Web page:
Hines was also in:

In 1997, Hines starred in “The Gregory Hines Show” on CBS which lasted only one season with 15 episodes aired (out of 22). In 2000, Hines was a recurring character in the NBC sitcom “Will & Grace” and played one of Grace’s love interests during season 3.

Alex Wong of SYTYCD in a ballet movie!

Another screening of ‘Joffrey: Mavericks of American Dance’

If you missed the special events surrounding “Joffrey: Mavericks of American Dance,” then don’t miss the additional screening tomorrow, Saturday, 4 February 2012, at several Laemmle Theaters at 11 a.m.

This movie is a loving tribute to the two men who founded the Joffrey Ballet after meeting in Seattle. Going to NYC, they taught classes and then traveled everywhere giving one-night performances. As a company, they were able to rack up many firsts, including the first ballet company to perform in the White House and the first dance company to make the cover of Time magazine.

For our review, visit

For our interview with Sasha Anawalt, dance critic and writer of the book the movie was based upon, visit

Sasha Anawalt on ‘Joffrey: Mavericks of American Dance’

Imagine after sweating over a labor of love and finally publishing a book and then, years later, finding like minded people who want to take your topic into a new medium. With the release of director Bob Hercules’ “Joffrey: Mavericks of American Dance, Sasha Anawalt’s book on Joffrey will be discovered by a new audience.

The movie is based on Sasha Anawalt’s 1996 book, “The Joffrey Ballet: Robert Joffrey and the Making of an American Dance Company.” The book is being re-issued on Friday (27 January 2012)  as an e-book. Anawalt is currently the director of the University of Southern California Annenberg Arts Journalism Programs and is a former dance critic.

The movie premieres this Friday, 27 January 2012,  at the Lincoln Center in NYC as part of the opening night of the Dance on Camera Festival. For dance fans, this is a movie well-worth watching, if only to affirm that America has made contributions to ballet.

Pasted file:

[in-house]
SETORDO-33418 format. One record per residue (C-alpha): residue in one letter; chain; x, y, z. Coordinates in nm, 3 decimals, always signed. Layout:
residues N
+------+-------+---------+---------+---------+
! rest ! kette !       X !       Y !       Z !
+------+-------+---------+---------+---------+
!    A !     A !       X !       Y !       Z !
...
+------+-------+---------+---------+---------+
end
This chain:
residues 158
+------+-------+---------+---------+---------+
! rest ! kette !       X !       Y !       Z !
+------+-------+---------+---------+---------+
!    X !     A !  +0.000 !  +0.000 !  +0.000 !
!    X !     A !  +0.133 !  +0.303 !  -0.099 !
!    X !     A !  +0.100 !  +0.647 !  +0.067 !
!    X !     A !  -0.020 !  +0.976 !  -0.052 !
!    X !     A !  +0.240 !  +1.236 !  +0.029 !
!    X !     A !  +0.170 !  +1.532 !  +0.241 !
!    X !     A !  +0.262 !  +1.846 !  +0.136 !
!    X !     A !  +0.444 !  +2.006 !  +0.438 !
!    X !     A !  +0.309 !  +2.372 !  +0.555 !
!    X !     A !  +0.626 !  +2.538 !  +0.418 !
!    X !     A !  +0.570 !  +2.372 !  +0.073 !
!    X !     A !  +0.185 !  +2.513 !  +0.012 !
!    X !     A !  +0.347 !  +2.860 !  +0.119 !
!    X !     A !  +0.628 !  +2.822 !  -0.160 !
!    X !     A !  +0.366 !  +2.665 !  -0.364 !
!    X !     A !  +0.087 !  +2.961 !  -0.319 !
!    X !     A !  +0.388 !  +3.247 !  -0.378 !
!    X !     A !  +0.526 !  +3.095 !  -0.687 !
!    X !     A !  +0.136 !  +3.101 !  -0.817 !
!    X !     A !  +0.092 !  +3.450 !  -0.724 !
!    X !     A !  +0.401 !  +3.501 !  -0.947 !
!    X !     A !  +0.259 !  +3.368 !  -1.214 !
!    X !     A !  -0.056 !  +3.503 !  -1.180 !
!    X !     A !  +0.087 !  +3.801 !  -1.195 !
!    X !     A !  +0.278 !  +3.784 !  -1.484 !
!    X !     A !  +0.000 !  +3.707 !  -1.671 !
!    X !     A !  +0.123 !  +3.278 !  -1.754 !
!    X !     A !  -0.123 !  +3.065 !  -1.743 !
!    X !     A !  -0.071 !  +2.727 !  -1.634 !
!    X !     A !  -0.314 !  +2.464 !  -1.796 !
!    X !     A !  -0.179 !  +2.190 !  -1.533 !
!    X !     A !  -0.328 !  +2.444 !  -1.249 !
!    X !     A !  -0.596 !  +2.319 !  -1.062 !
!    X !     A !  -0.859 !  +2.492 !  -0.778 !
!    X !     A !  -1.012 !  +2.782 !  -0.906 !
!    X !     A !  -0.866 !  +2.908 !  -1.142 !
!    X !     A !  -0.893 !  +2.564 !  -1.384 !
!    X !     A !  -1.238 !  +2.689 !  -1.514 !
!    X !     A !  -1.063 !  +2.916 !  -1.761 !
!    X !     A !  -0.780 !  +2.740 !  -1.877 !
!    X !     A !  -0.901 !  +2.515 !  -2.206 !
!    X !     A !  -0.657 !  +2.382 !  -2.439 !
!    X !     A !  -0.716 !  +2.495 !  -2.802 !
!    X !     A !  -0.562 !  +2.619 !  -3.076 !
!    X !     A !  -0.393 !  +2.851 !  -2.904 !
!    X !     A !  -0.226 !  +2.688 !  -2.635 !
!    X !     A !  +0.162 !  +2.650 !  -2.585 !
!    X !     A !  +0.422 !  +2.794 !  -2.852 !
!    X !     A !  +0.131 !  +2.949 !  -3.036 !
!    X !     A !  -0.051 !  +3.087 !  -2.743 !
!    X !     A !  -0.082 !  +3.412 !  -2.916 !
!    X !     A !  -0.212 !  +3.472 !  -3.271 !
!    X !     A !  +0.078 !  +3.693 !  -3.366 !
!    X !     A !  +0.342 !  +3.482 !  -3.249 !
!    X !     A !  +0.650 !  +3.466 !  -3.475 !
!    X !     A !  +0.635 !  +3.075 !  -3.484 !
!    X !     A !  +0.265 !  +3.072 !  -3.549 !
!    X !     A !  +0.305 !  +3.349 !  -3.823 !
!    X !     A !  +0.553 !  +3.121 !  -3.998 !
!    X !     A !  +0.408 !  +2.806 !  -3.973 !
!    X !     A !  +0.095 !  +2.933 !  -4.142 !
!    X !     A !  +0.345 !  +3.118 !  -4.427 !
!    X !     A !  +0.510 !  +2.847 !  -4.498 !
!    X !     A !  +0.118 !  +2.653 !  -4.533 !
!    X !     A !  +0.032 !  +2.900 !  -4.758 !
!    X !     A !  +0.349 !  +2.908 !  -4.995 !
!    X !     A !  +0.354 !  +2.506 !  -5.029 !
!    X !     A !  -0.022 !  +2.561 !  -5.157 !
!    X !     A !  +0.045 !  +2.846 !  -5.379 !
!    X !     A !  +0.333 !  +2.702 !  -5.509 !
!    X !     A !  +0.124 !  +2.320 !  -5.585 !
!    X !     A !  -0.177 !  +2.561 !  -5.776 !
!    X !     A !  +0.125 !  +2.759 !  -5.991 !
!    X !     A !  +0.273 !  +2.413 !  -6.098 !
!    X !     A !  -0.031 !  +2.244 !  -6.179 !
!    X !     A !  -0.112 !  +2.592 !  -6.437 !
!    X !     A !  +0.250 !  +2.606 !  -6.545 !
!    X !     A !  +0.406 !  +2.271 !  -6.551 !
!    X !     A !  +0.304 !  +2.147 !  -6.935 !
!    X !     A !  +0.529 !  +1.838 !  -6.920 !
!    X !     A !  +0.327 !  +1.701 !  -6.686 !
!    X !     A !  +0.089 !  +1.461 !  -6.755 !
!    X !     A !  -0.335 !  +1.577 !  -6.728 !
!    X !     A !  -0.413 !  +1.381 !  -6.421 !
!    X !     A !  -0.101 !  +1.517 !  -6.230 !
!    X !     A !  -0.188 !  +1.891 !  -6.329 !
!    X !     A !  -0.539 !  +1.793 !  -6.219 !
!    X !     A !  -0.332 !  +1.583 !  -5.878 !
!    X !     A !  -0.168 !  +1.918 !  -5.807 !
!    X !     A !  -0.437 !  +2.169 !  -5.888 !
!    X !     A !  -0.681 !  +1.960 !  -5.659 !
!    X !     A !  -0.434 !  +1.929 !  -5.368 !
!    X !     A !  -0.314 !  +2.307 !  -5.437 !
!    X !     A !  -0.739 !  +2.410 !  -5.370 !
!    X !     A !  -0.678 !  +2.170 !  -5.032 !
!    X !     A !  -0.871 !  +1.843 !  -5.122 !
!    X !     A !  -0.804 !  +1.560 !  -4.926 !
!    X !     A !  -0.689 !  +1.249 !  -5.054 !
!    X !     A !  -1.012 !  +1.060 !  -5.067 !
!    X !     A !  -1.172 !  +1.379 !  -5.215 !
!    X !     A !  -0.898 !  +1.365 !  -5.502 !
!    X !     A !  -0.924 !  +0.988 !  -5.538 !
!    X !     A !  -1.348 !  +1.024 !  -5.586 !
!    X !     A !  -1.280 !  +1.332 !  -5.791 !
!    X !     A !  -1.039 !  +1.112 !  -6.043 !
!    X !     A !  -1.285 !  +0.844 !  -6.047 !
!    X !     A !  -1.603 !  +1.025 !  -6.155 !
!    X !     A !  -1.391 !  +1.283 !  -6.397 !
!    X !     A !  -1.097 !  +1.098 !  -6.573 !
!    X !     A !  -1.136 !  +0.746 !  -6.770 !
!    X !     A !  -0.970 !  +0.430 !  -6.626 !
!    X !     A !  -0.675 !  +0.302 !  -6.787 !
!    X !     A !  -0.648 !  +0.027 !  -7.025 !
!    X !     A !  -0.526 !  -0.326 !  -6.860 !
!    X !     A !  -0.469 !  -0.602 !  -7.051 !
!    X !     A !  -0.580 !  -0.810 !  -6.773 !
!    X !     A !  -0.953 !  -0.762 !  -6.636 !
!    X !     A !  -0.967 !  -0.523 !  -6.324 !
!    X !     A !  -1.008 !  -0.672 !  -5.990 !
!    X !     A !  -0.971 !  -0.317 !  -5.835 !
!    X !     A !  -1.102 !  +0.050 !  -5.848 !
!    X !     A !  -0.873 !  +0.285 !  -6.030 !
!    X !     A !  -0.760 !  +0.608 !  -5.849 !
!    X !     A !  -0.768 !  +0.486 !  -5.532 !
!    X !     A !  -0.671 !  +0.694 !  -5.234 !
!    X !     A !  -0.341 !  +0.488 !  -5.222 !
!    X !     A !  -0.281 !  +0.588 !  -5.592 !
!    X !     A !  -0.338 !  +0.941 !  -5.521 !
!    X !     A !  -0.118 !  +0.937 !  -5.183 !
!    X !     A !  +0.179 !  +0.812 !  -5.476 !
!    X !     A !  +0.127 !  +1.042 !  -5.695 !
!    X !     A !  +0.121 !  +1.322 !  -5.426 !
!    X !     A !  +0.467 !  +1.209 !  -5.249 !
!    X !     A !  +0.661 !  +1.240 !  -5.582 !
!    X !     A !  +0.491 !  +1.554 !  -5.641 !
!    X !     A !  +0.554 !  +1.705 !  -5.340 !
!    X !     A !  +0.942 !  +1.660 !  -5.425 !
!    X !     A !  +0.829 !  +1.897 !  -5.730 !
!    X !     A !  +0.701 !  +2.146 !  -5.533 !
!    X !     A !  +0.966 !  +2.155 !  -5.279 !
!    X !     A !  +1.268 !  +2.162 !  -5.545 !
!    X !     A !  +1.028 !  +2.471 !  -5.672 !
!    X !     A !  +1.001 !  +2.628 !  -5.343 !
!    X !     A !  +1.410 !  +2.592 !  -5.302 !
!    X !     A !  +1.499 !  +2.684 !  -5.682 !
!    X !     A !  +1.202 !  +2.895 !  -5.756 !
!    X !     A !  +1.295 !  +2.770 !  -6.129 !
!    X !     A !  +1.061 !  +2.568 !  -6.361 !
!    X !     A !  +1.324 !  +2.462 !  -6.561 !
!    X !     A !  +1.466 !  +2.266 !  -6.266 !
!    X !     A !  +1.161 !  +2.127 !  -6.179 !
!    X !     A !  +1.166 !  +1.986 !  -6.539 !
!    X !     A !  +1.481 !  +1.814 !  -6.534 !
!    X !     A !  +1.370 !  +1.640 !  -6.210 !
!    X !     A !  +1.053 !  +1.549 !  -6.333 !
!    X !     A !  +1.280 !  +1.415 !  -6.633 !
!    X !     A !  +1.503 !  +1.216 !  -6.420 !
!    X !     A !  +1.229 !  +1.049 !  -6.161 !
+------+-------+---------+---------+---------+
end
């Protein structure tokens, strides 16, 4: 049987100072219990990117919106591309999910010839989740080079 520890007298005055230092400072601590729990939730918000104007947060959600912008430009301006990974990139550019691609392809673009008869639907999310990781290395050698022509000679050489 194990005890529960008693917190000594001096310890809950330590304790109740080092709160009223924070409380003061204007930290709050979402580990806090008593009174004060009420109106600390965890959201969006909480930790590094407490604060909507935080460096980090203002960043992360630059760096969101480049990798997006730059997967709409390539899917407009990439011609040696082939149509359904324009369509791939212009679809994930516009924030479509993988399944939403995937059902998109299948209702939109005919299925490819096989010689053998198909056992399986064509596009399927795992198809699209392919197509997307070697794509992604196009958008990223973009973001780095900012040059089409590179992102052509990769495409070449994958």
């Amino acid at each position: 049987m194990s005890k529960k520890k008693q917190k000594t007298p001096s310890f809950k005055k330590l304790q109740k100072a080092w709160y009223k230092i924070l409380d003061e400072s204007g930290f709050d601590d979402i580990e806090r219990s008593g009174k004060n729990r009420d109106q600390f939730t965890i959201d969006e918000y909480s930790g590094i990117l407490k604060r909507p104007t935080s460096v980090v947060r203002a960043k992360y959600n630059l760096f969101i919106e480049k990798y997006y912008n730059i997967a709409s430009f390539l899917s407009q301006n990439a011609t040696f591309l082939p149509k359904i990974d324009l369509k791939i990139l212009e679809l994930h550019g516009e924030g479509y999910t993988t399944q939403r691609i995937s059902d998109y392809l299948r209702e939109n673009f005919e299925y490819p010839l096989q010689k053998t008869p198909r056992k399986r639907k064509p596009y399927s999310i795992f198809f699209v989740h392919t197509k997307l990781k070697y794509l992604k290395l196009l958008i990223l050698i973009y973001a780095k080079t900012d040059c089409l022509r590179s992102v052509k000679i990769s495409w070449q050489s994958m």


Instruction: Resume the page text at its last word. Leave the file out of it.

On Saturday, 28 January 2012, a live simulcast of the second screening will be brought to cinemas all over the U.S. through Emerging Pictures network. People will be able to use Twitter to send questions (using #joffreymovie) to the post-screening panel. For more information on screenings, visit the movie’s website.

Anawalt has had a few crazy months. She is one of the dance critics in the documentary (along with New York Times dance critic Anna Kisselgoff) and will be part of the post-screening panel discussion.

“I haven’t re-read the book in 16 years,” she stated in a recent telephone interview. The process of making it into an e-book was “a very laborious process because the original book was published before the electronic age.”

Her enthusiasm for Joffrey hasn’t diminished. “Robert Joffrey was a pioneer in teaching ballet. He was the first person to have a ballet class just for boys or men,” she explained. “It’s so extraordinary what these two men did for male dancers in this country.”

As an example, she mentioned the piece “Olympics” which “really celebrated men.”

Joffrey also contradicted the wisdom of the times, knocking aside “the whole legacy of Russian ballet.” These two men, Robert Joffrey and Gerarld Gapino were “not inside the proper channels” and took ballet “from a completely different end.”

When Joffrey started his first company in 1956, ballet dancers didn’t study modern dance. The notion of cross-training and cross-pollination hadn’t been introduced. But Joffrey brought in Twyla Tharp (“Deuce Coupe”) who was more street form and post modern dance.

Anawalt compared Joffrey to Forrest Gump. In the movie, Gump just happened to be in the right place for a historic event. For Joffrey, the ballet went to the White House at the invitation of Jackie Kennedy and were in Moscow introducing a rock ballet when Kennedy was shot. Joffrey went multimedia and scored the first and only Time Magazine cover for a dance company.